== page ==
It was the summer of 1972 when Spring Hill, a Washington, D.C., suburb, got its first taste
of an increasingly violent, insecure modern world. The quiet residential area, whose inhabitants
traditionally left their doors unlocked and spent the summers attending one another's cookout, was
rocked by the news that 12-year-old Boyd Ellison had been raped and murdered, his body dumped
behind the local mall. While shaken residents organized a neighborhood watch program and clued
detectives in on anyone's suspicious behavior, the inhabitants of at least one house were distracted
by a tragedy of their own: 10-year-old Marsha Eberhardt's father, Larry, had run off with his
sister-in-law, leaving his wife and three children to manage on their own. Marsha, stunned by her
father's abandonment and having broken her ankle, spends the summer witnessing her mother's
desperate attempts to cope, the neighborhood's paranoid response to the murder and even the
country's disorientation over the unfolding Watergate scandal.
The tension proves too great when
the Eberhardts' shy bachelor neighbor, Mr. Green, takes interest in Marsha's mother. Though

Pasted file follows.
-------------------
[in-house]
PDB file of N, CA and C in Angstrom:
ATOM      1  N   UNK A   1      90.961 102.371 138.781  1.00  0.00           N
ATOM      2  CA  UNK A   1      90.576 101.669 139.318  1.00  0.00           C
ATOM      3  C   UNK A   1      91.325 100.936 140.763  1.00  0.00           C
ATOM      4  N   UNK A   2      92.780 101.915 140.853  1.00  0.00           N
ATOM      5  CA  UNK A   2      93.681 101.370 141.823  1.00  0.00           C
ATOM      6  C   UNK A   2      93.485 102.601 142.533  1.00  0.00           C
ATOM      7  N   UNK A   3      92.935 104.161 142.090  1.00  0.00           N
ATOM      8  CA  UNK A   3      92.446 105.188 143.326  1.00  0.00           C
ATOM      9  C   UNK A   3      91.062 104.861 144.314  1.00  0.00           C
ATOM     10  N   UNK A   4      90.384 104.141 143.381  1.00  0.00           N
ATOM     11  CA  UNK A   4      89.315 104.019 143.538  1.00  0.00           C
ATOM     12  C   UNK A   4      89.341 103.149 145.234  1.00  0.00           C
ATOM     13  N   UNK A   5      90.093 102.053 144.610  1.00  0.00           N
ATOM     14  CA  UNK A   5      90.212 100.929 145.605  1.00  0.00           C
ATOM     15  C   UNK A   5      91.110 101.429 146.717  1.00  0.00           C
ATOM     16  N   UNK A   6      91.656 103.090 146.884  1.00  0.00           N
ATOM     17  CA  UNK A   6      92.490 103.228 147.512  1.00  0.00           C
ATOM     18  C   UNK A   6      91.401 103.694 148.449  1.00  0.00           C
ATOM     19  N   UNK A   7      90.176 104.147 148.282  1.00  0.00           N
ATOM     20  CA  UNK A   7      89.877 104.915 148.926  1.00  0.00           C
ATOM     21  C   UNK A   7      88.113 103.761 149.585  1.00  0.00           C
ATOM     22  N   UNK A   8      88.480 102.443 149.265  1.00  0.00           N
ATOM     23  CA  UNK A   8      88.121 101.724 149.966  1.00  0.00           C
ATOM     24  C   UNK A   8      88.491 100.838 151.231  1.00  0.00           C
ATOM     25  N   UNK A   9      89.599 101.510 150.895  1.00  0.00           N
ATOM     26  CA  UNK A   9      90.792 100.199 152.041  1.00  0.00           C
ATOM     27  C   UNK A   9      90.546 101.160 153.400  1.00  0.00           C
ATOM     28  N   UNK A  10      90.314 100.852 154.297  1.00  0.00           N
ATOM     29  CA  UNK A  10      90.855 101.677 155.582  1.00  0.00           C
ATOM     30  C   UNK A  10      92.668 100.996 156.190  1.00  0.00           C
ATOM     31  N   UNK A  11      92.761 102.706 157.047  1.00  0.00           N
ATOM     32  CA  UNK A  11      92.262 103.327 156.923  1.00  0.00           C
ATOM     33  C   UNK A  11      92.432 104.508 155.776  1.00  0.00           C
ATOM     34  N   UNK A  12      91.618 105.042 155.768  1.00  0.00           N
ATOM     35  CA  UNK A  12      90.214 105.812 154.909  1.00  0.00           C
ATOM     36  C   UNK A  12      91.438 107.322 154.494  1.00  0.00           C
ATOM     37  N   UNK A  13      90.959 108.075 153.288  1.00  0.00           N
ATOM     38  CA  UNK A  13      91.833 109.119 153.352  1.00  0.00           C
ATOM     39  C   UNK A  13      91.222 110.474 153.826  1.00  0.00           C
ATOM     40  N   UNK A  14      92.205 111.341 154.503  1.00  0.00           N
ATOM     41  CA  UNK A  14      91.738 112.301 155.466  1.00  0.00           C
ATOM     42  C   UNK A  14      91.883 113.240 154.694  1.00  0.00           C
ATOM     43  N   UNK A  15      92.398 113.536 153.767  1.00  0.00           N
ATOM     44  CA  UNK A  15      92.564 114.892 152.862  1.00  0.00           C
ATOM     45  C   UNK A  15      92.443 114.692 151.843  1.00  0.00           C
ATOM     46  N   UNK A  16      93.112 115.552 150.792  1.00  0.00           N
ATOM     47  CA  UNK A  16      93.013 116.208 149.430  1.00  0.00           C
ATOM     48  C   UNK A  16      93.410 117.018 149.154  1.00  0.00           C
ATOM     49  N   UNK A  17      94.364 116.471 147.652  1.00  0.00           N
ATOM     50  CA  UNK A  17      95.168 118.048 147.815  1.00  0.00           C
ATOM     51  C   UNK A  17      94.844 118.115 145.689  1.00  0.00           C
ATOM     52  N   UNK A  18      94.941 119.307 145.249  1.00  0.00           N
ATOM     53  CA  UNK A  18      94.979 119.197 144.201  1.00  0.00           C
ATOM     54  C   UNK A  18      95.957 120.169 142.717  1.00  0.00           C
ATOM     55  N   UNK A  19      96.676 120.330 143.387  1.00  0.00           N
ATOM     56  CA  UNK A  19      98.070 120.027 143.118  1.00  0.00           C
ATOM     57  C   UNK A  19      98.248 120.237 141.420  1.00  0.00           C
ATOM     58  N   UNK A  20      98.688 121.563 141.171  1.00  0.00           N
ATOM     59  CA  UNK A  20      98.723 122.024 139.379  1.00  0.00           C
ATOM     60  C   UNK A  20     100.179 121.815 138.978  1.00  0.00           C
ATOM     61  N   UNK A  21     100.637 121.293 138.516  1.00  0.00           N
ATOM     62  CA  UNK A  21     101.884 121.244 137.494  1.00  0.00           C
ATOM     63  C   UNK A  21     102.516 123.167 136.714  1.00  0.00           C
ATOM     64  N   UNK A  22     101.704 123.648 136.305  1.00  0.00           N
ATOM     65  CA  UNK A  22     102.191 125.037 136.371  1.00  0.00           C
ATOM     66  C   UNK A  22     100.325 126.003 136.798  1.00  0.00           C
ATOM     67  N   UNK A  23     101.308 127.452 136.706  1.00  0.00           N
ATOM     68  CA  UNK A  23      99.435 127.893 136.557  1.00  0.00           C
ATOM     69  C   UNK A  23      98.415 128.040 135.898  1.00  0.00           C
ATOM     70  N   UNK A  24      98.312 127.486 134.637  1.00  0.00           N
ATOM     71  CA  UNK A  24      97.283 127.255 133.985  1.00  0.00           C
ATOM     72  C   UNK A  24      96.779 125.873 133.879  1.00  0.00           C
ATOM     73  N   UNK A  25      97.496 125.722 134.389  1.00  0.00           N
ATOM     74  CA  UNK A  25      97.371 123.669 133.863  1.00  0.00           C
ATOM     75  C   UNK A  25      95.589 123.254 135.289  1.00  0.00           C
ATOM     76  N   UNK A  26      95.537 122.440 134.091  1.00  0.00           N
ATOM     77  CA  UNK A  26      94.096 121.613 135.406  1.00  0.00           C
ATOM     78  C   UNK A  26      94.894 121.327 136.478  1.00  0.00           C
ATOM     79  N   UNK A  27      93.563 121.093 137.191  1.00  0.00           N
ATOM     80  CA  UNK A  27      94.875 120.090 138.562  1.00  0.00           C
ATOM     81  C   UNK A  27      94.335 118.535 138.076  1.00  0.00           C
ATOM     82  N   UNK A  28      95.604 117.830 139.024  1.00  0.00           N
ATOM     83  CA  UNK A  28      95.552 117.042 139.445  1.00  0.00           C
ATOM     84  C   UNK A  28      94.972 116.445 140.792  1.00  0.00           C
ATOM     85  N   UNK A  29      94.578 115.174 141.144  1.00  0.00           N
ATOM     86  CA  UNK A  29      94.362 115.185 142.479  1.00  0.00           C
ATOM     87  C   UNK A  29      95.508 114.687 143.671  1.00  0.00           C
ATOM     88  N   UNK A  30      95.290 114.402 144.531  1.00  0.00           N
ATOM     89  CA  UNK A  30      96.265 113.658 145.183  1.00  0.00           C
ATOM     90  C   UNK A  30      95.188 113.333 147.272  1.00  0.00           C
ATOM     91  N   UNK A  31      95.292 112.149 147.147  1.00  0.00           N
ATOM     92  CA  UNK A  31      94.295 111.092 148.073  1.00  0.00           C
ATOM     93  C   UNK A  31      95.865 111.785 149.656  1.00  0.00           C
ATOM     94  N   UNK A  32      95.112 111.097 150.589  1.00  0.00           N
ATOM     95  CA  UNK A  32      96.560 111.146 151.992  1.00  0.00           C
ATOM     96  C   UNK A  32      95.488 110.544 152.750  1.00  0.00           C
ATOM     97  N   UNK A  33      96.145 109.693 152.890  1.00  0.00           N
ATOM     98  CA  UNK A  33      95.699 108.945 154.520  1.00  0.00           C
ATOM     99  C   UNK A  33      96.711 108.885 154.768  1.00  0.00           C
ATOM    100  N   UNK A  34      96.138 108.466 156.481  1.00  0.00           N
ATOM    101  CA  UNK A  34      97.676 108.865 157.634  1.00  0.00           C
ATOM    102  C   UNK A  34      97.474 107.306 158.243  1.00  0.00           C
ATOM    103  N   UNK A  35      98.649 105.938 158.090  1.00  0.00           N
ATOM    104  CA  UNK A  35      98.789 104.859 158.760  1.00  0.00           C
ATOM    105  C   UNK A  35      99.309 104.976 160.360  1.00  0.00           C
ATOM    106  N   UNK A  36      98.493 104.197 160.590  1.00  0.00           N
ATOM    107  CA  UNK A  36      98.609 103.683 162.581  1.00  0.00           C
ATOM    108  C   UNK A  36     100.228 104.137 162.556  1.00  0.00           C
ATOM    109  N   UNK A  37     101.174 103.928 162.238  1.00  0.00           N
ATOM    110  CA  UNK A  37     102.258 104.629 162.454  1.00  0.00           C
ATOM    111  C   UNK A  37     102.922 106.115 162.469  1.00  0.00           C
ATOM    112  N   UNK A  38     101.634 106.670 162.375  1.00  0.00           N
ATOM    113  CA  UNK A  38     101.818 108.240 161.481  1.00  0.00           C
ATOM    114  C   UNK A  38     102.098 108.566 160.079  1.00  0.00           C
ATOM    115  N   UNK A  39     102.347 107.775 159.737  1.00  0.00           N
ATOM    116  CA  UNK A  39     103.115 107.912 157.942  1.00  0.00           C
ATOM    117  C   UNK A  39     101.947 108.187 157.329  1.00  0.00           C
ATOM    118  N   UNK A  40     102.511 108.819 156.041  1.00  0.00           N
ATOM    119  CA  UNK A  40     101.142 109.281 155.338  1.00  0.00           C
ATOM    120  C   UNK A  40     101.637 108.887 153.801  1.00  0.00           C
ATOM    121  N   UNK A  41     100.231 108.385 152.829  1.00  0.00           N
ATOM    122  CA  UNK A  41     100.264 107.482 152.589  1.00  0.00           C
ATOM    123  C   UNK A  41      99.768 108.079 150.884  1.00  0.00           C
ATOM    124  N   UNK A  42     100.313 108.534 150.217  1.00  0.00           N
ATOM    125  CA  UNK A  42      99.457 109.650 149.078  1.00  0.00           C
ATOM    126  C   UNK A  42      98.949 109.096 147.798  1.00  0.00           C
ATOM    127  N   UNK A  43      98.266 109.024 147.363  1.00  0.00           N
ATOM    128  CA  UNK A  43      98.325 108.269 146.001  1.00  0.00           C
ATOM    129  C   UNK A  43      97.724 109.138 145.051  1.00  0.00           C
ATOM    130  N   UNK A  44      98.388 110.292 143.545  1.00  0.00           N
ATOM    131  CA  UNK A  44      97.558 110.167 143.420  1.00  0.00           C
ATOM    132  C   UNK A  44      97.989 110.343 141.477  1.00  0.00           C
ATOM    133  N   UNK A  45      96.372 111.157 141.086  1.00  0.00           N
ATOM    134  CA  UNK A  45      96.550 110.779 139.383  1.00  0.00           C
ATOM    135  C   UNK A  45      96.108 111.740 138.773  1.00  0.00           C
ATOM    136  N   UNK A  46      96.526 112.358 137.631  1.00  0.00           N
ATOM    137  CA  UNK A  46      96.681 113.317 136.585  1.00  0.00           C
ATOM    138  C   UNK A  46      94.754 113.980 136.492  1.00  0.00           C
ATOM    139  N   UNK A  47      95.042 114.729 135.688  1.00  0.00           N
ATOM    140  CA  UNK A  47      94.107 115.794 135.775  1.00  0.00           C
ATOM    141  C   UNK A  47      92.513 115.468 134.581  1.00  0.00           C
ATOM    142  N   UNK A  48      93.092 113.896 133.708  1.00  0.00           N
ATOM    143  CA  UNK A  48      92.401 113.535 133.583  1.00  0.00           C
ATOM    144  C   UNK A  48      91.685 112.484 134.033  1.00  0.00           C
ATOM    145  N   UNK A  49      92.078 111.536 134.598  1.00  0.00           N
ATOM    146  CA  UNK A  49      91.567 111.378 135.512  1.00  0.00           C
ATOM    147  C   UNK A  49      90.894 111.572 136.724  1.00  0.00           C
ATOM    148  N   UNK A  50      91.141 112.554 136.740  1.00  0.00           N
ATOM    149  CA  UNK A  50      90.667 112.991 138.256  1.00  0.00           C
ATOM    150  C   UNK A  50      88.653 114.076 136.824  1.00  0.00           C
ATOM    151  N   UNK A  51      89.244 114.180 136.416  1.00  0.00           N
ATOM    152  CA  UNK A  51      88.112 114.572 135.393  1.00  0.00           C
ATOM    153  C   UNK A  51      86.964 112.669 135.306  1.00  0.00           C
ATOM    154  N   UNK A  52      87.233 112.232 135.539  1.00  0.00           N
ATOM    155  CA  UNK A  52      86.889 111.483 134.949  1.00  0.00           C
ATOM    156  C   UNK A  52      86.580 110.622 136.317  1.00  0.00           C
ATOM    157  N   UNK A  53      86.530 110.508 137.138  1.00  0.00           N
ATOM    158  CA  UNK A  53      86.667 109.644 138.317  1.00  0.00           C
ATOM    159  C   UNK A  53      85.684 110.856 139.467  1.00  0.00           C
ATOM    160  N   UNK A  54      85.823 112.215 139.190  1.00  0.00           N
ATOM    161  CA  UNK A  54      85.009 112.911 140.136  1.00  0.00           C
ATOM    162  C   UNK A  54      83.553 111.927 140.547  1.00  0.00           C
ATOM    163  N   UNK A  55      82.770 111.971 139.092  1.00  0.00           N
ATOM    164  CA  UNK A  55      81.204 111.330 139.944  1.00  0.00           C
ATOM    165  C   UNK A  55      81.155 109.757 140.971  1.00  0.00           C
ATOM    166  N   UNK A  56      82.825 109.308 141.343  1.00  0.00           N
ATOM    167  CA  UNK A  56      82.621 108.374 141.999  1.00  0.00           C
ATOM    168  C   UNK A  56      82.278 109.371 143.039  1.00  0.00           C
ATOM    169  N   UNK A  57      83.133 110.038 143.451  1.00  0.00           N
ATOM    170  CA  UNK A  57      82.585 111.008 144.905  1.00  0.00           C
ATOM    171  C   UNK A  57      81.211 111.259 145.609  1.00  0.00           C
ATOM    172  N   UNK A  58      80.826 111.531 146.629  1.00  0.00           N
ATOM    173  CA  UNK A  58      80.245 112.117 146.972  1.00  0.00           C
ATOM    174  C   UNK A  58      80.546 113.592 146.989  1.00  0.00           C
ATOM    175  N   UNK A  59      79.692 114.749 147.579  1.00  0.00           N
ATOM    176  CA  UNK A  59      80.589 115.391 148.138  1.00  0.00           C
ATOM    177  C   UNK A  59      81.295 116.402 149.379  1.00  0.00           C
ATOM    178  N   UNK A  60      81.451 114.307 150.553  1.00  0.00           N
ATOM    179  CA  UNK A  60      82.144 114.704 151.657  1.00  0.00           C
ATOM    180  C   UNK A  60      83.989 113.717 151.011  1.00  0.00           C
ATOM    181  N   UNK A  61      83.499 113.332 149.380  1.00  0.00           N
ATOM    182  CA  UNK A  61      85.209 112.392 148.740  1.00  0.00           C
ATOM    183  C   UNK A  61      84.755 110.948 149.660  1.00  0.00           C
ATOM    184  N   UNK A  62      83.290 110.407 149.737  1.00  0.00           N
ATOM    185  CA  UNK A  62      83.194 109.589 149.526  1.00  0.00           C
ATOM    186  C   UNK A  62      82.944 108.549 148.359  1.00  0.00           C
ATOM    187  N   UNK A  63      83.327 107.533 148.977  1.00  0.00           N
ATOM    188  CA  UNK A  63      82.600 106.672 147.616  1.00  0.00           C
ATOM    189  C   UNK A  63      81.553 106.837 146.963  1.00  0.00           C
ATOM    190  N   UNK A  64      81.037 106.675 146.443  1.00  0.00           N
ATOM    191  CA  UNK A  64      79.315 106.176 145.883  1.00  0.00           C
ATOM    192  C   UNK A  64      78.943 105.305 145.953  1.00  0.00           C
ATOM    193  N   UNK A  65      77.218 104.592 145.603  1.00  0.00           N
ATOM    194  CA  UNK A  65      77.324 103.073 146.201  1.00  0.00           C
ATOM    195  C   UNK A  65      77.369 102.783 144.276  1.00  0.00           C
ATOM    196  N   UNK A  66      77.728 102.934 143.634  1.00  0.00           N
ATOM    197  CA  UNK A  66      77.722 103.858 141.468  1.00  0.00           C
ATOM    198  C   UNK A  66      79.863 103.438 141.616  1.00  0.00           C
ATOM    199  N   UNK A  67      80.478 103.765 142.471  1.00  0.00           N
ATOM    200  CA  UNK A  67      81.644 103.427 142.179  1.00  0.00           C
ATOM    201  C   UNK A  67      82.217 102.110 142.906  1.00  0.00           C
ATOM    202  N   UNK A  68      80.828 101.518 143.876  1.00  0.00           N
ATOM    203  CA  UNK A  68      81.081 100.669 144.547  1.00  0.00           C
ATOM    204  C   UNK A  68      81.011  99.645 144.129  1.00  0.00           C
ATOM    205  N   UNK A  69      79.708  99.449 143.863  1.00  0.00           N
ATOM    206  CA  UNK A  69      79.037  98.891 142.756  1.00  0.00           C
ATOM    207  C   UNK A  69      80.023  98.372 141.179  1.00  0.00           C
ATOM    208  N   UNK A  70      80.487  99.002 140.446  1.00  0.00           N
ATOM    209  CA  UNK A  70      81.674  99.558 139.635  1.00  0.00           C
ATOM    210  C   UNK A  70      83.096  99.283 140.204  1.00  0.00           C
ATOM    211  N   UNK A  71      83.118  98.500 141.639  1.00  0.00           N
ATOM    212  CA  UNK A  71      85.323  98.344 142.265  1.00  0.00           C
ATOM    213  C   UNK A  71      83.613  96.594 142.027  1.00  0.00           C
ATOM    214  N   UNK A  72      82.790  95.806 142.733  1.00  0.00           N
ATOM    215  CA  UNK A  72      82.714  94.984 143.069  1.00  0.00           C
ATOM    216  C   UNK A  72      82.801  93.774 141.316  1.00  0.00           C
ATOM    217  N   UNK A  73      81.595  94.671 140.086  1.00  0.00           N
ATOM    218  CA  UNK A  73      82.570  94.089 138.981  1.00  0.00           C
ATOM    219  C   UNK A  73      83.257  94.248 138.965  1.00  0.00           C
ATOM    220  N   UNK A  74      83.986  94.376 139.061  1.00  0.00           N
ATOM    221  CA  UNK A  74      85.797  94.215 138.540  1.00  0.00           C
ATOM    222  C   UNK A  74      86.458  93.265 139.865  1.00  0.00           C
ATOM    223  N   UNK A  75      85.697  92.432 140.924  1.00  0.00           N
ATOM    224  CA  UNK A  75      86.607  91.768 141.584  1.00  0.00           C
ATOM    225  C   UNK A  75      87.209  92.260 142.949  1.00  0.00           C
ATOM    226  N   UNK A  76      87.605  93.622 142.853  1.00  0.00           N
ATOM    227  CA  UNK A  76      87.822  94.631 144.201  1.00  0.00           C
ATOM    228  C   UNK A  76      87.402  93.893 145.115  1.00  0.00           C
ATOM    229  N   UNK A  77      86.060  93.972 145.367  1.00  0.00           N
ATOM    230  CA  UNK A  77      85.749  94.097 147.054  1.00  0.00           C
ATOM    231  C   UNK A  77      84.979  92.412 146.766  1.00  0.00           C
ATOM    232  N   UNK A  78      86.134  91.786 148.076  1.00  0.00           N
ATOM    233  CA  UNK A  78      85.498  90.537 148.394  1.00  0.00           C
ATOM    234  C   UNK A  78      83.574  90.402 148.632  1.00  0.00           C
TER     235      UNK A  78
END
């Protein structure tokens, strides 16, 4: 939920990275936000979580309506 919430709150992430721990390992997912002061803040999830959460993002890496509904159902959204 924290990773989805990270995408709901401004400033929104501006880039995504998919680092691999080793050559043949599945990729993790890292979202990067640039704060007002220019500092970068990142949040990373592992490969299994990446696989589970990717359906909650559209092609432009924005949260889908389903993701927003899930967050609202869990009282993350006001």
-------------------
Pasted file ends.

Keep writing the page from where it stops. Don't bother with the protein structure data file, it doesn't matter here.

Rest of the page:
murder is the most visible crime in Marsha's neighborhood, it is by no means the only one,
Marsha's father and aunt run off together and Marsha wrongly accusses Mr. Green for the death
of Boyd Ellison.
Marsha's father had left before the summer Boyd Ellison was killed. The divorce had a
tremendous impact on the whole family. Marsha's twin brother and sister spent the summer away
on vacation and since Marsha had her ankle in a cast, she wasn't able to do things most kids did
during the summer vacation like swimming. Marsha remembered "it was only after my father left
and Boyd Ellison was killed that I started to wonder to myself what might happen next."(35)
Since Marsha had so much time on her...